Obama. At around 10pm last night, briefly considered doing the responsible thing and going to bed, but tossed that notion right out the window because there aren’t many moments in a life when you get to sit on the couch and experience history as it is being made. That sounds grandiose, and I generally shrink from anything resembling idolatry, but there it is. When Barack Obama came onstage, I felt myself gasp. All evening long, it seemed too much to hope for, that at any moment something could wrong. There was Henry Champ (CBC) at the White House reporting about a sudden and unexpected mob of young people running down Pennsylvania Avenue, chanting for Obama and against Bush, and it felt, briefly, like something terrible was about to happen–a riot, a display unsuitable for the moment that could potentially ruin it. But, no. It was only students coming out of their dorms from nearby universities, using their (as Mr. Champ put it) “text message machines,” to call each other to a spontaneous and, thankfully, peaceful celebration. John McCain’s speech was gracious, better than his entire campaign, and perhaps redemptive. And, then, finally, there was Obama walking onstage with his beautiful family in a park in Chicago, and the impossible was suddenly real.
I fear for this man. I fear for his safety. I fear for him because he is symbolic, because he embodies the hopes and aspirations of a country, and of a world. I don’t know whether Americans can fully appreciate how stunning his victory is for the world. I don’t know whether Americans know how far their nation has fallen in the eyes of the world under the governance of George W., but the overwhelming popular turn-out, the line-ups hours long endured by voters, the grassroots support of Obama’s campaign, culminating in his victory, changes the way the world sees America. It renews faith in democracy. It legitimizes the American dream. A bi-racial man who never knew his dad, who has a foreign-sounding name, whose background is unusual, exotic, not privileged, who has not spent decades building backroom political allies, rises in his 47 years to the most powerful position in the country. I am genuinely proud to be American, in a way I never imagined feeling. There: I know it sounds grandiose. I can’t help myself.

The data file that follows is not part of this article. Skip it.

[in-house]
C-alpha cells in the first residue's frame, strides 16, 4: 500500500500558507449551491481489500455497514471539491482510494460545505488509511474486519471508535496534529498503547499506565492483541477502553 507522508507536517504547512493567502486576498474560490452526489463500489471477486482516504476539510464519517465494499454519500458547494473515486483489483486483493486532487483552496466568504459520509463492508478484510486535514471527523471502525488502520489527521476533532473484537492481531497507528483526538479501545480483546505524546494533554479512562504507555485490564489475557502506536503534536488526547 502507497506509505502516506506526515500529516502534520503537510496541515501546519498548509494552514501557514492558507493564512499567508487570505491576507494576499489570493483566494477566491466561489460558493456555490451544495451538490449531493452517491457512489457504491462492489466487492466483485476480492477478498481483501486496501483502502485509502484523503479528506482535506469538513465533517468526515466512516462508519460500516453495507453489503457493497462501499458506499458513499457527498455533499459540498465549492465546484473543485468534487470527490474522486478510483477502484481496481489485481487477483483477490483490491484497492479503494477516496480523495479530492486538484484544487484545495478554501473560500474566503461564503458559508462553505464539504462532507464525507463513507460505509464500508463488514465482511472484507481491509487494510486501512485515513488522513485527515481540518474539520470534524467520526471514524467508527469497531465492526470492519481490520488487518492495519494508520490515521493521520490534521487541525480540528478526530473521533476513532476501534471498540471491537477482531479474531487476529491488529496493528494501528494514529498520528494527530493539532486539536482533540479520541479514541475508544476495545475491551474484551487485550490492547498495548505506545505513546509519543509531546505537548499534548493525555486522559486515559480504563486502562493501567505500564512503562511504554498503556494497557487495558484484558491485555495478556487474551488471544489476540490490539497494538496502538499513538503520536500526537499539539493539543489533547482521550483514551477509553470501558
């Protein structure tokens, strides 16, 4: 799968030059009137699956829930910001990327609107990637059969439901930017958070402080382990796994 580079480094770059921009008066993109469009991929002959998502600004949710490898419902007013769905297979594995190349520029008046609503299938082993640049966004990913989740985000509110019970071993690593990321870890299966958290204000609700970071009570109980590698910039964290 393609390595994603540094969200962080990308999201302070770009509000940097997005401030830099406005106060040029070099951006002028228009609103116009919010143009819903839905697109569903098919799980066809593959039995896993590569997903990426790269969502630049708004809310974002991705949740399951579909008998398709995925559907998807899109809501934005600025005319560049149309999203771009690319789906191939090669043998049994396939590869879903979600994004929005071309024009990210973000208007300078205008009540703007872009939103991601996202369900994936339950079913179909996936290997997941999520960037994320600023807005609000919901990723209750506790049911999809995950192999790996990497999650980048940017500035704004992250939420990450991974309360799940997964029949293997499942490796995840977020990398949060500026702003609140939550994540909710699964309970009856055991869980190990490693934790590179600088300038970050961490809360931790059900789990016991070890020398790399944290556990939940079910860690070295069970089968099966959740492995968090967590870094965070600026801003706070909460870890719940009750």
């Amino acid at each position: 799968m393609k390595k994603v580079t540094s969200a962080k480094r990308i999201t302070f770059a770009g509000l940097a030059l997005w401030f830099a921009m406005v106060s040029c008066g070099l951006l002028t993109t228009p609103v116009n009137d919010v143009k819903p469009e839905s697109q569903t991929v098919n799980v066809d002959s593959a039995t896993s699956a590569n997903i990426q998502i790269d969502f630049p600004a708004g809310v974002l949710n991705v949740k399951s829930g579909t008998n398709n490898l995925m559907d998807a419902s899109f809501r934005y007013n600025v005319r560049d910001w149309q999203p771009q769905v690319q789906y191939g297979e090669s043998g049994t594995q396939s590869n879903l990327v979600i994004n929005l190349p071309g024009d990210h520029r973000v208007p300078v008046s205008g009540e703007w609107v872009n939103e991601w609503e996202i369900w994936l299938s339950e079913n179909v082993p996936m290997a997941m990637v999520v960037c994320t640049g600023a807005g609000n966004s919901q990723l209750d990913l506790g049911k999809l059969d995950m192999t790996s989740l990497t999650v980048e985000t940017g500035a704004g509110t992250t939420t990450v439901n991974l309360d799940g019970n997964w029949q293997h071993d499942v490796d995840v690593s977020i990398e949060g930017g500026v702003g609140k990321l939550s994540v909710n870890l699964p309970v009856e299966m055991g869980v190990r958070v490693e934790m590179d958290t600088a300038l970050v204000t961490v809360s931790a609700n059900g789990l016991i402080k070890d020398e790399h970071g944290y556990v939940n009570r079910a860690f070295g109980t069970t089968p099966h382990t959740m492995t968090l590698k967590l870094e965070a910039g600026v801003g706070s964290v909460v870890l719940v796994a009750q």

Okay, I know he faces a crazy, impossible task, trying to set the broken economy straight, working within straitened budgets, two dismal wars underway, and all the rest of it. But he has a quality that’s rare: the ability to involve ordinary people in the processes of power. When people feel their voices aren’t heard, or that they, as individuals, don’t matter, they check out of the system. It seems like Barack Obama has the ability to bring people in, to inspire them to work together, to think of something other than themselves, other than immediate gain. Does that make him sound like a socialist? Well, where’s the balance? Individual responsibility, and collective gain. Does that fit with life, liberty and the pursuit of happiness? Patriotism is a sense of belonging, isn’t it?
Clearly, speechifying is not for me.
Another freakishly hot day, so I hung two loads of laundry. Seems wrong for November. I’m baking a batch of Amish Friendship Sweet Bread, with my own improvised alterations to the original recipe. Yogurt, chocolate chips, less oil. It rose up beautifully. Tonight our family is heading to Toronto for my brother Christian’s art opening at the Steam Whistle gallery. We’re very excited and proud. This morning, AB said, “He’s a real artist! And you know him even better than we do!” Oh dear, baby CJ is muttering to himself in the baby monitor, suggesting he’s ready to get up and get busy.